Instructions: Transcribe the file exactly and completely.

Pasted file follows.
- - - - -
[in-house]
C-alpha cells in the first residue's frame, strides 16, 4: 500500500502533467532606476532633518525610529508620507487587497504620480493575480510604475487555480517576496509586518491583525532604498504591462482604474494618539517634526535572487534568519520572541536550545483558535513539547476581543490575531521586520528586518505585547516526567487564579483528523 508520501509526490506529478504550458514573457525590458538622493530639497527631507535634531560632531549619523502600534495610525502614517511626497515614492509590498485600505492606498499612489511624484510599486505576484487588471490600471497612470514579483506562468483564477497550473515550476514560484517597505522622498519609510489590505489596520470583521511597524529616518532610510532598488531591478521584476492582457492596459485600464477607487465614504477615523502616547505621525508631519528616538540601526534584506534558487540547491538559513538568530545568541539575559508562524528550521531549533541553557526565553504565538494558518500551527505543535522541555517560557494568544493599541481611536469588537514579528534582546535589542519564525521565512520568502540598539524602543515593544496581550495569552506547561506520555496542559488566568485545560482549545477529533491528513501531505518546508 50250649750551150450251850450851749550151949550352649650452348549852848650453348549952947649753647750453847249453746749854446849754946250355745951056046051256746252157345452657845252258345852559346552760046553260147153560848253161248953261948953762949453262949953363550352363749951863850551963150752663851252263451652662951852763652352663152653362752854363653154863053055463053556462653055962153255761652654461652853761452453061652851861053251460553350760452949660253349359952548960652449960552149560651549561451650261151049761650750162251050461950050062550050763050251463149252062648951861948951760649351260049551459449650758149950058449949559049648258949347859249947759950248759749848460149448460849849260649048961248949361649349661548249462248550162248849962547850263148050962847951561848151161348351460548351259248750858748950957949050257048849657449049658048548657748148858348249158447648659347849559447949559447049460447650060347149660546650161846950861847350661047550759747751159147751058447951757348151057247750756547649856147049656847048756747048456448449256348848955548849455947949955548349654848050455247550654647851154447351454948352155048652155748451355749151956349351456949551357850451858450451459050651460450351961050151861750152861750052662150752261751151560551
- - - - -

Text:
[in-house]
C-alpha cells in the first residue's frame, strides 16, 4: 500500500502533467532606476532633518525610529508620507487587497504620480493575480510604475487555480517576496509586518491583525532604498504591462482604474494618539517634526535572487534568519520572541536550545483558535513539547476581543490575531521586520528586518505585547516526567487564579483528523 508520501509526490506529478504550458514573457525590458538622493530639497527631507535634531560632531549619523502600534495610525502614517511626497515614492509590498485600505492606498499612489511624484510599486505576484487588471490600471497612470514579483506562468483564477497550473515550476514560484517597505522622498519609510489590505489596520470583521511597524529616518532610510532598488531591478521584476492582457492596459485600464477607487465614504477615523502616547505621525508631519528616538540601526534584506534558487540547491538559513538568530545568541539575559508562524528550521531549533541553557526565553504565538494558518500551527505543535522541555517560557494568544493599541481611536469588537514579528534582546535589542519564525521565512520568502540598539524602543515593544496581550495569552506547561506520555496542559488566568485545560482549545477529533491528513501531505518546508 50250649750551150450251850450851749550151949550352649650452348549852848650453348549952947649753647750453847249453746749854446849754946250355745951056046051256746252157345452657845252258345852559346552760046553260147153560848253161248953261948953762949453262949953363550352363749951863850551963150752663851252263451652662951852763652352663152653362752854363653154863053055463053556462653055962153255761652654461652853761452453061652851861053251460553350760452949660253349359952548960652449960552149560651549561451650261151049761650750162251050461950050062550050763050251463149252062648951861948951760649351260049551459449650758149950058449949559049648258949347859249947759950248759749848460149448460849849260649048961248949361649349661548249462248550162248849962547850263148050962847951561848151161348351460548351259248750858748950957949050257048849657449049658048548657748148858348249158447648659347849559447949559447049460447650060347149660546650161846950861847350661047550759747751159147751058447951757348151057247750756547649856147049656847048756747048456448449256348848955548849455947949955548349654848050455247550654647851154447351454948352155048652155748451355749151956349351456949551357850451858450451459050651460450351961050151861750152861750052662150752261751151560551